Federal Rule of Civil Procedure 68 permits a party defending against a claim to make a formal offer of judgment. If the plaintiff either rejects the offer or fails to respond within ten days and eventually obtains a trial judgment “not more favorable” than the rejected offer, it must pay for “the costs incurred after the offer was made,” which may include a recovery of attorney’s fees.
A Rule 68 offer of judgment is an often-overlooked tool for defendants. Used strategically, it can apply pressure on plaintiffs to settle early or enable the defendant to obtain some portion of its attorneys’ fees and costs. In effect, Rule 68 forces the plaintiff to (a) consider the likely value of its claim against the costs the defendant will incur to take the case to trial, (b) think long and hard before rejecting a reasonable settlement offer.
Rule 68 is not always a compelling deterrent to plaintiffs because the “costs” potentially taxable to the plaintiff are often limited to expenses itemized in federal law (which typically do not include attorney’s fees). However, in certain circumstances, Rule 68 does offer a defendant the opportunity to obtain its attorneys’ fees, in addition to costs.
Where the plaintiff sues under a statute that defines “costs” as including attorneys’ fees—such as the Clean Air Act, the Clean Water Act, or certain civil rights laws—a defending party may recover its attorney’s fees incurred after the offer of judgment is rejected if the plaintiff later obtains a recovery less favorable than the defendant’s offer. If the case involves the breach of a contract containing a fee-shifting provision which defines attorneys’ fees as included in “costs,” the successful use of an offer of judgment may also permit a defendant to recover its attorneys’ fees. Further, some states have their own corollaries to Rule 68 that expressly include attorney’s fees as part of the recovery following the plaintiff’s rejection of a reasonable settlement proposal.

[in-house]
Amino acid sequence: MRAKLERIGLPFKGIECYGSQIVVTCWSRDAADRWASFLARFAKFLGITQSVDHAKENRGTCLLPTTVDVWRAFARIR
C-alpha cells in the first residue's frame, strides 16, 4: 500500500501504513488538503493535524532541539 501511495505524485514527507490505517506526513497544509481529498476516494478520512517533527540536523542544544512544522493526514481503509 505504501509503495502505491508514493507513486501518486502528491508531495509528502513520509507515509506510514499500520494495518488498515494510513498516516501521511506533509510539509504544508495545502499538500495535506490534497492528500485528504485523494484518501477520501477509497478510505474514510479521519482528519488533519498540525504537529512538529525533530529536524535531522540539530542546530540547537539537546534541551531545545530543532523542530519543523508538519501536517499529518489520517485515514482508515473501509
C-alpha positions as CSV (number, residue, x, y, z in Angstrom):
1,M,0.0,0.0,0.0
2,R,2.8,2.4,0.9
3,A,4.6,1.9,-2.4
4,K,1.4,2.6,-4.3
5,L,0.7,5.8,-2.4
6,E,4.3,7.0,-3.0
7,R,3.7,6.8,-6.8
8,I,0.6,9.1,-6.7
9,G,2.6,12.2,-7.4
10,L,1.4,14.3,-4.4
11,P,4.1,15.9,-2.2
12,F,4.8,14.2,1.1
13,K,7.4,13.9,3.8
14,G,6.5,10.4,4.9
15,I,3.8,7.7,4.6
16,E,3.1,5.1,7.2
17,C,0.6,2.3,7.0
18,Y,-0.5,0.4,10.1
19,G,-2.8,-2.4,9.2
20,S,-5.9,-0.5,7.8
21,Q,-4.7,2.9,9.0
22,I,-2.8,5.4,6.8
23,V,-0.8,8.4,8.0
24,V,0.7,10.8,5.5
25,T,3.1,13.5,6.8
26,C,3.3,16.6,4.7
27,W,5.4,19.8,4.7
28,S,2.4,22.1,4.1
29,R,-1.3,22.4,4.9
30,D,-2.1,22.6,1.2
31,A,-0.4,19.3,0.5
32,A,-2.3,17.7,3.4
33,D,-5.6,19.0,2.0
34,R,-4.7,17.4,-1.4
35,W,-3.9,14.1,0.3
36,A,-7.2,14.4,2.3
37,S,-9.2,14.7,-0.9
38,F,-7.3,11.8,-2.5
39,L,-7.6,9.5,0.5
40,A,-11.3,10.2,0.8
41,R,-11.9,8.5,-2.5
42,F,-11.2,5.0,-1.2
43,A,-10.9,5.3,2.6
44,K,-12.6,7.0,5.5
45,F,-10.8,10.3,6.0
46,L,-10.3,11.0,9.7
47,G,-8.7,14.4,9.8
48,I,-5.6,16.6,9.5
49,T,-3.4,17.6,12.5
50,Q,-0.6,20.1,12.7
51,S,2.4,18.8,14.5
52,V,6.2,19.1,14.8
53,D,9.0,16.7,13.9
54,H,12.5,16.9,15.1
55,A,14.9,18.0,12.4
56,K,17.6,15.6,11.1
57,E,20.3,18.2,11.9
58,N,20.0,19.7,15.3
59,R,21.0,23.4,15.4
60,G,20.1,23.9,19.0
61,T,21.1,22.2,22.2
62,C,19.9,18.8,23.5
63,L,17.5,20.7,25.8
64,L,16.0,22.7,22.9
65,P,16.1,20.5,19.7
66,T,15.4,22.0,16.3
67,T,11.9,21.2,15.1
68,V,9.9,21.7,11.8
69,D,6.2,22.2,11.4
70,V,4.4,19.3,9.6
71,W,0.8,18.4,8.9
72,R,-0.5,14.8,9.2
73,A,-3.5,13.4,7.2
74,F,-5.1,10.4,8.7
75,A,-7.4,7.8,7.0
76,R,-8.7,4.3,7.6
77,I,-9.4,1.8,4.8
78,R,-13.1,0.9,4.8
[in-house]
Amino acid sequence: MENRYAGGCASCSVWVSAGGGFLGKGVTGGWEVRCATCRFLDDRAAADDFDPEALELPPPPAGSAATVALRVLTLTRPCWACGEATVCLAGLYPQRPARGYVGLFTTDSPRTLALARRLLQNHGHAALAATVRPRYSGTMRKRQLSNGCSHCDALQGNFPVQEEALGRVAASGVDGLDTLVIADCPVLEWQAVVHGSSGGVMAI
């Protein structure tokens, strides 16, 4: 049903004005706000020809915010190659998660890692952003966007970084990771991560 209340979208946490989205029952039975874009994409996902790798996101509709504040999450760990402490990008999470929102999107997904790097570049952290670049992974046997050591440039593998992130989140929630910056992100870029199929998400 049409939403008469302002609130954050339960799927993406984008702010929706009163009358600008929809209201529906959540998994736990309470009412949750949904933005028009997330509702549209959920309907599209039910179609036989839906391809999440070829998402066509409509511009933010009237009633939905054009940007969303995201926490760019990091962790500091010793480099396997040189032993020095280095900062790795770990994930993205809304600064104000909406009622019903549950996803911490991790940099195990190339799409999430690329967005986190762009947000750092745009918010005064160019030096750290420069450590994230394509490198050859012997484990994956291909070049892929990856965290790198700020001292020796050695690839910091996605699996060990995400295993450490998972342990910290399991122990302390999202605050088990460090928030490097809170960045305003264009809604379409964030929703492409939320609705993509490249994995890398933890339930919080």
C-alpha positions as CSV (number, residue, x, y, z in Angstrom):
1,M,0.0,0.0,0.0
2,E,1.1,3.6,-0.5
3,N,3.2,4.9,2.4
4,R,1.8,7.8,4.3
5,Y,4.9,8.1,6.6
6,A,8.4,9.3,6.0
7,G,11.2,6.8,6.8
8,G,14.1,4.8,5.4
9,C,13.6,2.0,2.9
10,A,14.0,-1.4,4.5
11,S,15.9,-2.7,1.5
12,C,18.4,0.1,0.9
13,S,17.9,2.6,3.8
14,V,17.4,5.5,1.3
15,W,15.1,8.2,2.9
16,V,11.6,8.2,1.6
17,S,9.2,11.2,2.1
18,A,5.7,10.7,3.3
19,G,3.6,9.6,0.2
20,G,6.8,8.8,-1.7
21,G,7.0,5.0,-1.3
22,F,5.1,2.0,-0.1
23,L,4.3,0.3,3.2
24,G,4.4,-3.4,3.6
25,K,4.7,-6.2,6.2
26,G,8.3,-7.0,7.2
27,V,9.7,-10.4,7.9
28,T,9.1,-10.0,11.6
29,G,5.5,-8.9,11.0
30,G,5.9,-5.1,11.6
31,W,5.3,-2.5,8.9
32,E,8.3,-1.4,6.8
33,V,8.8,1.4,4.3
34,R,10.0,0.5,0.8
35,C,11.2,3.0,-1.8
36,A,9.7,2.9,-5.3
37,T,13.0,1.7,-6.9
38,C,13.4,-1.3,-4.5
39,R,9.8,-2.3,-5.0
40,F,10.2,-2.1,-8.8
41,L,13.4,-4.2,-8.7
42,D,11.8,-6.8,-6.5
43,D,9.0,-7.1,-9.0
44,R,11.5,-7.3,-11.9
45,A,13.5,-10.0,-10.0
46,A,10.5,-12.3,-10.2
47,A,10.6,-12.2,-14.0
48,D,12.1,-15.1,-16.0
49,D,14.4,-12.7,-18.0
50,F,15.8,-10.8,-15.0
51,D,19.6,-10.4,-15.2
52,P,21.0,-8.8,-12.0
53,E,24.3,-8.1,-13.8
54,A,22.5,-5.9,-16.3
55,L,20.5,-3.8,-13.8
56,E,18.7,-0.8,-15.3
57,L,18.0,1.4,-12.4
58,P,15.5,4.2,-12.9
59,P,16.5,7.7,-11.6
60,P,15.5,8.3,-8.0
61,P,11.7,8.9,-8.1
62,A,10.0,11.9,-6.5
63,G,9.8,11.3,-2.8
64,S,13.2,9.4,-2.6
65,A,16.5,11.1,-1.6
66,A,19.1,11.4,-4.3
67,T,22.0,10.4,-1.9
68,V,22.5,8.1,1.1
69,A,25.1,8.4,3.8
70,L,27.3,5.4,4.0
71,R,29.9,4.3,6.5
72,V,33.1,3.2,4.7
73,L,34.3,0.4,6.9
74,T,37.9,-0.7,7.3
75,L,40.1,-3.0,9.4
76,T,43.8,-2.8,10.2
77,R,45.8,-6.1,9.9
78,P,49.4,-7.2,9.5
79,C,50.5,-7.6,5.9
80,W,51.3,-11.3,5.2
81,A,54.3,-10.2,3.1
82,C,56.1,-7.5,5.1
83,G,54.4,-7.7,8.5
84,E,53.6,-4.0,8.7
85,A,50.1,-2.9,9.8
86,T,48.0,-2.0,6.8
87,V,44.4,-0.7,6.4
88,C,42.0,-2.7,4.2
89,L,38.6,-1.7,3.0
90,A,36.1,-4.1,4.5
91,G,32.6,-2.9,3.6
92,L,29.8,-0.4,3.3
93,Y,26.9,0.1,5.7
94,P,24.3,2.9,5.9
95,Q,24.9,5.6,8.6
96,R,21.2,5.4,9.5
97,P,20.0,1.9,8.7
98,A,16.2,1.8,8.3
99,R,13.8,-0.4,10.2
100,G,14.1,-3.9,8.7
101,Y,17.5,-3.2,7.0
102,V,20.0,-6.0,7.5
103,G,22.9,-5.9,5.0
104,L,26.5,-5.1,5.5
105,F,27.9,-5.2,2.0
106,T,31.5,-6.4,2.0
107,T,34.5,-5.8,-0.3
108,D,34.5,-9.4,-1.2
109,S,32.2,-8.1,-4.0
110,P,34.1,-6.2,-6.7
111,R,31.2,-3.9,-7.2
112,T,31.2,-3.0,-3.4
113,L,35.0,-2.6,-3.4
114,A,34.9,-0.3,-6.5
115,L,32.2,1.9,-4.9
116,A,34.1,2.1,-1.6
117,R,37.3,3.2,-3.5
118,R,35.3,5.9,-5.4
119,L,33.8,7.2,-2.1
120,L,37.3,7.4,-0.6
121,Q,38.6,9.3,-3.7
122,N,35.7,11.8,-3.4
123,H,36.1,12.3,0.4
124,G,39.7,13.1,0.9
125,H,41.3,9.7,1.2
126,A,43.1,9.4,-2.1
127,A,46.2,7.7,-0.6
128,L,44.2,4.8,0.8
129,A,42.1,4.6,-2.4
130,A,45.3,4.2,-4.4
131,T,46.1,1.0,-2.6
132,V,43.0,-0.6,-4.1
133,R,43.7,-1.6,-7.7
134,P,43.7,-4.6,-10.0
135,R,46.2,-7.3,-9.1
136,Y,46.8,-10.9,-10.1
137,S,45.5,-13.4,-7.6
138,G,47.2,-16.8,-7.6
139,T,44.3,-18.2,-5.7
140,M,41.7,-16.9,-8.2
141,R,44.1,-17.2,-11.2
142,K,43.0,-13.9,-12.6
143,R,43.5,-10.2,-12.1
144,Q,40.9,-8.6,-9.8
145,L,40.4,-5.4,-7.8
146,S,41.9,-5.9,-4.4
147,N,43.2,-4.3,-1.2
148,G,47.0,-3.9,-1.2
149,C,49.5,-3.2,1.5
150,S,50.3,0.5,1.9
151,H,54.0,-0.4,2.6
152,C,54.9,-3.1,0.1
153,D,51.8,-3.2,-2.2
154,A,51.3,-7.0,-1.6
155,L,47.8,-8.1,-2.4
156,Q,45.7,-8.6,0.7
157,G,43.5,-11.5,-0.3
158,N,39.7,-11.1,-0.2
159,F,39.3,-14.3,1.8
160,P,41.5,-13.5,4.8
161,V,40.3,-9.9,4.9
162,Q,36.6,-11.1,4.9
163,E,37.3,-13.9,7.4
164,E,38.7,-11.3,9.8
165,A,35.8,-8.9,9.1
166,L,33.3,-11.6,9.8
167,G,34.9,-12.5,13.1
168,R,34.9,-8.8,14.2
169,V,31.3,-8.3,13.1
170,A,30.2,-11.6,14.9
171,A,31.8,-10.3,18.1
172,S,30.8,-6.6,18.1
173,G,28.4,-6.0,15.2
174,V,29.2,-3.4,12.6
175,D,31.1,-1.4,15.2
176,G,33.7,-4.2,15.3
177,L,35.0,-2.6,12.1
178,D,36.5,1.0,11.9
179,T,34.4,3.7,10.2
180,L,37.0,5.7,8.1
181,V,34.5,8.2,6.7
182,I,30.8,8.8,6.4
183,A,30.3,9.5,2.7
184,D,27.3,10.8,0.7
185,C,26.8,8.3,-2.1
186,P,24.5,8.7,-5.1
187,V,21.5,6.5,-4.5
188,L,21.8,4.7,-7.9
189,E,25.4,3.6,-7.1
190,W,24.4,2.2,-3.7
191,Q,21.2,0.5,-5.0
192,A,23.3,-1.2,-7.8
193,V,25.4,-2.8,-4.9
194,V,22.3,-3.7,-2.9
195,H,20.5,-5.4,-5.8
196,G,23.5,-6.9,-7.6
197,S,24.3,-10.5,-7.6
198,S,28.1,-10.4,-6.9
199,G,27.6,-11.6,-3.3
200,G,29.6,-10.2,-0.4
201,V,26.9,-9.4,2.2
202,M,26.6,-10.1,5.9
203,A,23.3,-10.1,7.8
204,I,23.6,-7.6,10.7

There are many considerations that a defending party should discuss at length with its attorney prior to making an offer of judgment. First, the offering defendant must have a realistic idea of its likelihood of success at an eventual trial. If, for example, the defendant determines that it is unlikely to win at trial, but concludes that any award to the plaintiff would be minimal, it may be appropriate to make an offer of judgment. Second, the offering defendant should consider the timing of the offer of judgment. If the defendant has a dispositive motion pending, it may be inadvisable to make an offer of judgment, while it may be beneficial to make an offer of judgment just over ten days before the parties fly to London to take depositions.
The goal of Rule 68 is to make the plaintiff think carefully about accepting a reasonable settlement offer. However, because a defendant who wins at trial cannot take advantage of an offer of judgment, defendants should have the dual goals of setting up a potential award of attorney’s fees and obtaining a reasonable settlement of the case. If a defendant elects to make an offer of judgment, it should likewise be prepared for the plaintiff to accept that offer. If, however, the plaintiff does not accept the offer of judgment, the defending party has put itself in an advantageous position to obtain its attorneys’ fees at the end of litigation.